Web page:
Mashhad – a little too much of a good thing

After my trek through the desert I had a lovely nights sleep in the cool air of the mountains, the fresh breeze through the side windows in the sleeping area was a welcome relief from the heat of the day. I had followed a tip from my overlander website to a nice park outside a local town, I spotted a tough looking track to the side of the park and headed up it in low ratio, it was pretty rough, which is what I like, as I knew that the locals could not follow me up the track in their Peugots (although it is amazing what they can go up without the benefit of 4WD, this road was a pretty safe bet as Nelson had bounced around a good bit even in low ratio), so it proved, and I had a nice peaceful night on my own in the shadow of the mountain as you can see in the picture below.

To understand why I headed up a rocky track, and the good and bad points of the rest of this story, it is necessary to explain to a western reader that Iranians love camping, but it is nothing like the camping we know in the west. In the parks in the evening they gather together in their cars and decamp onto the pavement or the flat sitting areas, decamp means they bring carpet, tea making equipment, cooking stuff, cushions, prams, smoking apparatus, toys etc sometimes piled up on top of little cars and they have a regular traffic jam in the park, cars can come into the park until it is totally full. Eventually all the pavements is full of families on carpets or pop up tents eating and drinking and kids running around, adults walk back and forward, and its like a busy city street in the avenues of the park, in fact I think there are more people, and cars, in the park than in the city on a warm summers night. Couple this with there being no western style camp sites that I have found so far in Iran and these are places we have to use when we go from town to town, if you can find a quiet corner they are free and fine places to stay sometimes even with showers!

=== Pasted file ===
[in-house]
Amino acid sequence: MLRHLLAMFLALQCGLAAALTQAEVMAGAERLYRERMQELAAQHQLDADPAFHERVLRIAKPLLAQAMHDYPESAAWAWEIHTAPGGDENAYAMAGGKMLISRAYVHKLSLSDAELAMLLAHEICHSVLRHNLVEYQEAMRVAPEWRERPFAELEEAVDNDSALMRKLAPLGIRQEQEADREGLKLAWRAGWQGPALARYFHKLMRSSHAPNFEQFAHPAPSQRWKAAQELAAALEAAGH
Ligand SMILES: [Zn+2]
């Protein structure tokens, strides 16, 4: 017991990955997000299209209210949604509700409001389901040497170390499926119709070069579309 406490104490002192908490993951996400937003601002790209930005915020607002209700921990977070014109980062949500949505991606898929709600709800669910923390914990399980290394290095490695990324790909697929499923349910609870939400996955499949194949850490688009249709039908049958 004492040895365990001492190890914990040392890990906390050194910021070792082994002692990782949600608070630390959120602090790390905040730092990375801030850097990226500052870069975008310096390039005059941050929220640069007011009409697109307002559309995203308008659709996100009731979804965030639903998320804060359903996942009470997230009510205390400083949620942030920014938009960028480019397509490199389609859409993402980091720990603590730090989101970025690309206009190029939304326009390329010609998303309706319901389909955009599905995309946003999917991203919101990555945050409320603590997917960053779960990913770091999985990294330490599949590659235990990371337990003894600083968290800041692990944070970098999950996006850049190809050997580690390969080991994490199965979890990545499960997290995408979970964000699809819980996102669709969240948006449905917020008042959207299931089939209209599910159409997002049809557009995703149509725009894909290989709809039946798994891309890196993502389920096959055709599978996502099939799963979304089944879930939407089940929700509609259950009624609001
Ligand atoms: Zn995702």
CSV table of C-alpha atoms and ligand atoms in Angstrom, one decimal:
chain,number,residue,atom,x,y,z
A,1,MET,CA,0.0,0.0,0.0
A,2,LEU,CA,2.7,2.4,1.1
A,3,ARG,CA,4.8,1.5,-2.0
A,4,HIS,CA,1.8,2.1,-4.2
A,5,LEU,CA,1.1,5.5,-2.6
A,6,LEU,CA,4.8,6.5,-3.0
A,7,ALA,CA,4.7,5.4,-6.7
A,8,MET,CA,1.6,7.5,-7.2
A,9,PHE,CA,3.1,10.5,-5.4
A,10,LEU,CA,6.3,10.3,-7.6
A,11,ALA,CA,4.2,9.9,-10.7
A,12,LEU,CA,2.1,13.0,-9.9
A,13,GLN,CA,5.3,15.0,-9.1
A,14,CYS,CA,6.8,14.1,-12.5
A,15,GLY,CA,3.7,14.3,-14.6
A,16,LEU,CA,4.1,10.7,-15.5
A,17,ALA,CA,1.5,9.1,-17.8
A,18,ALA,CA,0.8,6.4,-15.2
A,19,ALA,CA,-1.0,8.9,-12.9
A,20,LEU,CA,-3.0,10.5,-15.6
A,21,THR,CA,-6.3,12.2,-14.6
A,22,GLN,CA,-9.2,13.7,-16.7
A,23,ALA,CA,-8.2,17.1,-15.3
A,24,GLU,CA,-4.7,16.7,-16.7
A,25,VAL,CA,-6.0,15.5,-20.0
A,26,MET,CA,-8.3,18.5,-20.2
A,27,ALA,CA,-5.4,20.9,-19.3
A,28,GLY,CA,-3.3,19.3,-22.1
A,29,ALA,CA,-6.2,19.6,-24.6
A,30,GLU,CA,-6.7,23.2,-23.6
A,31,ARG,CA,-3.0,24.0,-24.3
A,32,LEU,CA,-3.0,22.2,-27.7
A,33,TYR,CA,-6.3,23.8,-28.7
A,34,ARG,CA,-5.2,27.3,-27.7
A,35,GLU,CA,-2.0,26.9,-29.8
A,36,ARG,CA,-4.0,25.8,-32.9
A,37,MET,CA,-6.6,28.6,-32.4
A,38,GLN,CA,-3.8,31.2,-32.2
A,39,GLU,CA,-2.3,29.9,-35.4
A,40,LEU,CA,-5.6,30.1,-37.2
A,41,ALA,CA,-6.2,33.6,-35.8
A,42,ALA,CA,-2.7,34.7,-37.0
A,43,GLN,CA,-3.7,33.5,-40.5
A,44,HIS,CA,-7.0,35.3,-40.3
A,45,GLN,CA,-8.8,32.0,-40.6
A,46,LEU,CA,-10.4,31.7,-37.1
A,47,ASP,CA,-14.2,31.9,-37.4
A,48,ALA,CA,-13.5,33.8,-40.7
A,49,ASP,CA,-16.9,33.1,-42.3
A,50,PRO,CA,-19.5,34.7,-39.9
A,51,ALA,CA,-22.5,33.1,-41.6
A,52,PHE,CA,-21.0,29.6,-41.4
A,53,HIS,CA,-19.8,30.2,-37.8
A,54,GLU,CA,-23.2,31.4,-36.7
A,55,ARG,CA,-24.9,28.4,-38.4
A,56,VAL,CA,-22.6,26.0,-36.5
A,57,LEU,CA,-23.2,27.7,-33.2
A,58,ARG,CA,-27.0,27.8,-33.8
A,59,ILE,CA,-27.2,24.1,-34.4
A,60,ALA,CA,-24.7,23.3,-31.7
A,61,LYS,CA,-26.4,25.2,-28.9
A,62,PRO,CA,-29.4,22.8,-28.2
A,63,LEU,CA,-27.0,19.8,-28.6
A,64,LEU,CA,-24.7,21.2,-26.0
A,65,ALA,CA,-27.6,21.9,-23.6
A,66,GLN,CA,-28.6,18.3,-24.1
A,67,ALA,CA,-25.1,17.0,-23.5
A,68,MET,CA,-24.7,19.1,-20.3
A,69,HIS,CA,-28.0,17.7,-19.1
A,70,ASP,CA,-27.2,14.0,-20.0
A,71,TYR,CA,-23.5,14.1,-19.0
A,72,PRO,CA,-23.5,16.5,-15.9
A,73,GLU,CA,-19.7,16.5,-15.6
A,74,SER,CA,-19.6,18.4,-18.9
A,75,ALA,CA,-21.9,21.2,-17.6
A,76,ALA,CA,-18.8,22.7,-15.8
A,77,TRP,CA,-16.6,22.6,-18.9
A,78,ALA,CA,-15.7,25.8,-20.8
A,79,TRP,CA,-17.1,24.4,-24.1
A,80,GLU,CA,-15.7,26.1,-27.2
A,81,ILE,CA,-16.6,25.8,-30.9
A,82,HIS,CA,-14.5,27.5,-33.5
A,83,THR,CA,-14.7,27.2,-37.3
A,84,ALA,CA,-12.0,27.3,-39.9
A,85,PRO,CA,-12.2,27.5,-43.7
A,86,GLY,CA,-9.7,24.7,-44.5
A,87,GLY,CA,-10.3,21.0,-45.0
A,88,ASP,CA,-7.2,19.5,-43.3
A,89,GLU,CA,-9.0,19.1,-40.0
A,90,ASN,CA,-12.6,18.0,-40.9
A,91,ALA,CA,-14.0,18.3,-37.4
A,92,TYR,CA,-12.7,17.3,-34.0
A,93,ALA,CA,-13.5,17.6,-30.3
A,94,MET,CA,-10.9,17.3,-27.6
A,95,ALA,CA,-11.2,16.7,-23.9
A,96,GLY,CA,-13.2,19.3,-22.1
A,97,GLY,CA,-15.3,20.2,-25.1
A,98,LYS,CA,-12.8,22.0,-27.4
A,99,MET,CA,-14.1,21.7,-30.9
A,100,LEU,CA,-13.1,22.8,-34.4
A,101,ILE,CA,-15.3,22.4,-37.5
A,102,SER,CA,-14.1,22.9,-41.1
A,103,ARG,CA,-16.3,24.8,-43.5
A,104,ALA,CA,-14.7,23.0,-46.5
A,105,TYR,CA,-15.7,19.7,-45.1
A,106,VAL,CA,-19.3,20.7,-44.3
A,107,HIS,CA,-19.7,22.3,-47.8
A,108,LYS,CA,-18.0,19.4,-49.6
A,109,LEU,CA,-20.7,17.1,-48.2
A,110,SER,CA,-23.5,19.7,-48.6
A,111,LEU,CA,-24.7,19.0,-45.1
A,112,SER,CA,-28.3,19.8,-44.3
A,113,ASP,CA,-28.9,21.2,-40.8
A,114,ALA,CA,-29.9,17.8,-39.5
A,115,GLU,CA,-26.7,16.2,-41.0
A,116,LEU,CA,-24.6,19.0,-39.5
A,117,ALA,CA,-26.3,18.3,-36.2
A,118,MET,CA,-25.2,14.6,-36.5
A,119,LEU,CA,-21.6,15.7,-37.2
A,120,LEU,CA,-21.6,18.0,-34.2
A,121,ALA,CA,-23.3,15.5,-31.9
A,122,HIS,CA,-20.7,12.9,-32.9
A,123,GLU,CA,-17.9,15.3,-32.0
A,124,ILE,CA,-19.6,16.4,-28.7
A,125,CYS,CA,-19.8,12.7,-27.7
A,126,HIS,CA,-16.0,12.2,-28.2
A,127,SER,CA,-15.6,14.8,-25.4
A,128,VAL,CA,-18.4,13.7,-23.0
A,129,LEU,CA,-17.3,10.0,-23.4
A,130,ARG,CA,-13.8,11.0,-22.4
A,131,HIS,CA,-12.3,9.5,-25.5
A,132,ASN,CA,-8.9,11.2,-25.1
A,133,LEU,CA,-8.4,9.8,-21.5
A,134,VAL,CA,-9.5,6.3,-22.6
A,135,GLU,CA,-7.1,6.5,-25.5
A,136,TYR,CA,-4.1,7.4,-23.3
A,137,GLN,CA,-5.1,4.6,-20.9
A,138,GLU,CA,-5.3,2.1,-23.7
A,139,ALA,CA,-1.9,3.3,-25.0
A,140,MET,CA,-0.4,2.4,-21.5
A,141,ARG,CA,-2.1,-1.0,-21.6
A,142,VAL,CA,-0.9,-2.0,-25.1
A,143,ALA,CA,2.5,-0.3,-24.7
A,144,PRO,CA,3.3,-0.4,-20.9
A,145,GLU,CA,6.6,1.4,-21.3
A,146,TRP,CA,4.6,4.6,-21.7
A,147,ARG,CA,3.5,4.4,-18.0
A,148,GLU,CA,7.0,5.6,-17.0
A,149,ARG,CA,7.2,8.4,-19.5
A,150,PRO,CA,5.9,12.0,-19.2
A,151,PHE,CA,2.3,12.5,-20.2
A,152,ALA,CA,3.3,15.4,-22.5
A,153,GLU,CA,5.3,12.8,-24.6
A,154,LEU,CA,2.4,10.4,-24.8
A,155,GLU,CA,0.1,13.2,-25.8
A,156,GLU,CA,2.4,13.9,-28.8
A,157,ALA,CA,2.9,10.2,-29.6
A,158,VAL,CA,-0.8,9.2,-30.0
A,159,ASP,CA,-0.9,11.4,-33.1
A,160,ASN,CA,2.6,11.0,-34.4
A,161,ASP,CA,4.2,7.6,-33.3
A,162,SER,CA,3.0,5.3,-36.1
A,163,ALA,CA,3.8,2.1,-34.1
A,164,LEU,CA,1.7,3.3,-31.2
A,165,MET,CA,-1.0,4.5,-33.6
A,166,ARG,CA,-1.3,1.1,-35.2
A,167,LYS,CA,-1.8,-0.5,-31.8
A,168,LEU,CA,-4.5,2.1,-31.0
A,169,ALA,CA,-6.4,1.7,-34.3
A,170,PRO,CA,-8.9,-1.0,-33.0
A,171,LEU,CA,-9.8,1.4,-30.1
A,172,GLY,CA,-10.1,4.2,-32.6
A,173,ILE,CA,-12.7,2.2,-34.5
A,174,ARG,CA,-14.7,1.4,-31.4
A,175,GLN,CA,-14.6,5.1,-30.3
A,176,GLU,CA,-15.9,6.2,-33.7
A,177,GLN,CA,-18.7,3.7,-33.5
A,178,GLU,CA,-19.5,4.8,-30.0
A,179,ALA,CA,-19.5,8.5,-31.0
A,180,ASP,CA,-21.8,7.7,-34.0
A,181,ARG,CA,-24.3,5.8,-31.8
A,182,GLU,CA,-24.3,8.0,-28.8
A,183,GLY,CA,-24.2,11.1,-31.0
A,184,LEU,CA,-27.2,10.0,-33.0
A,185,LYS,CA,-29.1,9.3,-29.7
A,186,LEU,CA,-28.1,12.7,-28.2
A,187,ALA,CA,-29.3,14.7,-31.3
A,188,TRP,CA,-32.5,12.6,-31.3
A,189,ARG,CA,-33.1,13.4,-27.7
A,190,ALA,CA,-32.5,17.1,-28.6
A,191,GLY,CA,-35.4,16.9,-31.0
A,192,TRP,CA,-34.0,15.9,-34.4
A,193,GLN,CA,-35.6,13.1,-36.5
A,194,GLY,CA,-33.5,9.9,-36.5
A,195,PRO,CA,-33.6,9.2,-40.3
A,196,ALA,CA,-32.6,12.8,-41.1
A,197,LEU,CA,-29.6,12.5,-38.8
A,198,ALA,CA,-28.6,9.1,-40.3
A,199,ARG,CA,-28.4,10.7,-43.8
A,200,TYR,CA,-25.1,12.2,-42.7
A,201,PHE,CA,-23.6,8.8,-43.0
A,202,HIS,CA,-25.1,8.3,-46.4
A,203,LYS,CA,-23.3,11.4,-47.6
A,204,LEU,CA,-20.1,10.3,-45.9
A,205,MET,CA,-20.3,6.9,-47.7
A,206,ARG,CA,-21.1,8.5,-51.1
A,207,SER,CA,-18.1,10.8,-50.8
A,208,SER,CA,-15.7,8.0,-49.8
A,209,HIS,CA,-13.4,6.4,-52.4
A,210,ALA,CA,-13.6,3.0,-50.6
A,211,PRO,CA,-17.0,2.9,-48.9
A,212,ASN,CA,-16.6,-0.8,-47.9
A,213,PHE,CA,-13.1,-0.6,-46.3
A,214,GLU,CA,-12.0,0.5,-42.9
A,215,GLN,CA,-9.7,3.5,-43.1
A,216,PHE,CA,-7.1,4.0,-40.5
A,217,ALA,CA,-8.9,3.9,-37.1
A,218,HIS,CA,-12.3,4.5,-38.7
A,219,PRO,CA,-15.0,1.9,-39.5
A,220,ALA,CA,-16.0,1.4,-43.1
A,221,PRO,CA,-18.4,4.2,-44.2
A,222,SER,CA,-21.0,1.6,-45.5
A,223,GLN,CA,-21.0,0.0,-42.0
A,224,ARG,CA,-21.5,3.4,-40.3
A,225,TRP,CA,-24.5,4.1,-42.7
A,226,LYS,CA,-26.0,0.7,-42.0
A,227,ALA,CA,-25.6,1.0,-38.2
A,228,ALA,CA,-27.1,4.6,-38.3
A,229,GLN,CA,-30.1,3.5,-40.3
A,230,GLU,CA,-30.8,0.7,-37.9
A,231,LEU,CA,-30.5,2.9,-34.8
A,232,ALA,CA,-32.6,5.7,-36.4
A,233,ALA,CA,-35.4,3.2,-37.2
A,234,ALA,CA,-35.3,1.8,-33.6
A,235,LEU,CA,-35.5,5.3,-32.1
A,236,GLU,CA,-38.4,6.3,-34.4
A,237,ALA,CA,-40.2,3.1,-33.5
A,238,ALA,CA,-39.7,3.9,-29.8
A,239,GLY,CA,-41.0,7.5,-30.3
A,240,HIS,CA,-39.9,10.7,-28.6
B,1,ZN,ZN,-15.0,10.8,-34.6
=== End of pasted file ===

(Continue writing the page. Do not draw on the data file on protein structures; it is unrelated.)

So the next day after my desert adventure I decided to give myself a day off, I had a fridge full of melted stuff, my water system was playing up and the seals on the vents which let air into the landy were hanging off, the adhesive melted by the heat of the desert. My plan was to go to Mashhad the next big historical town (in fact the most holy in Iran) and my jumping off point for Turkmenistan but to give myself a day off sightseeing. I was going to find myself a nice flat spot and work through the mechanical checks we do from time to time on the truck, and fix the problems caused by the desert, so I headed to a big park in the city which is supposed to be clean and well organised, and so it proves to be.

The experience starts very promisingly, I check in at the entrance smoothly and a nice policeman on a motorbike offers to led me to my place, or so I thought, actually he took me to the office of the chief of police of the park where I was very comprehensively interviewed, all very friendly, but thorough…Mashad is next to both Turkmenistan and Afganistan so I took this as just a bit of local security and so it proved. However the next bit I failed in my assertiveness test as the policeman had decided to put me next to the police station for safety, which is in the central part of the park, and I did not object strongly enough. Where I really needed to be was in a quiet corner of the park, not in the centre of the park. Thanks to my lack of assertion with the policeman in the beginning I have now become the main attraction for the local community who come to watch major parts of cleaning my fridge, gluing my seals back on, cooking my tea, and  there are even about five people a few feet away watching me during typing this blog.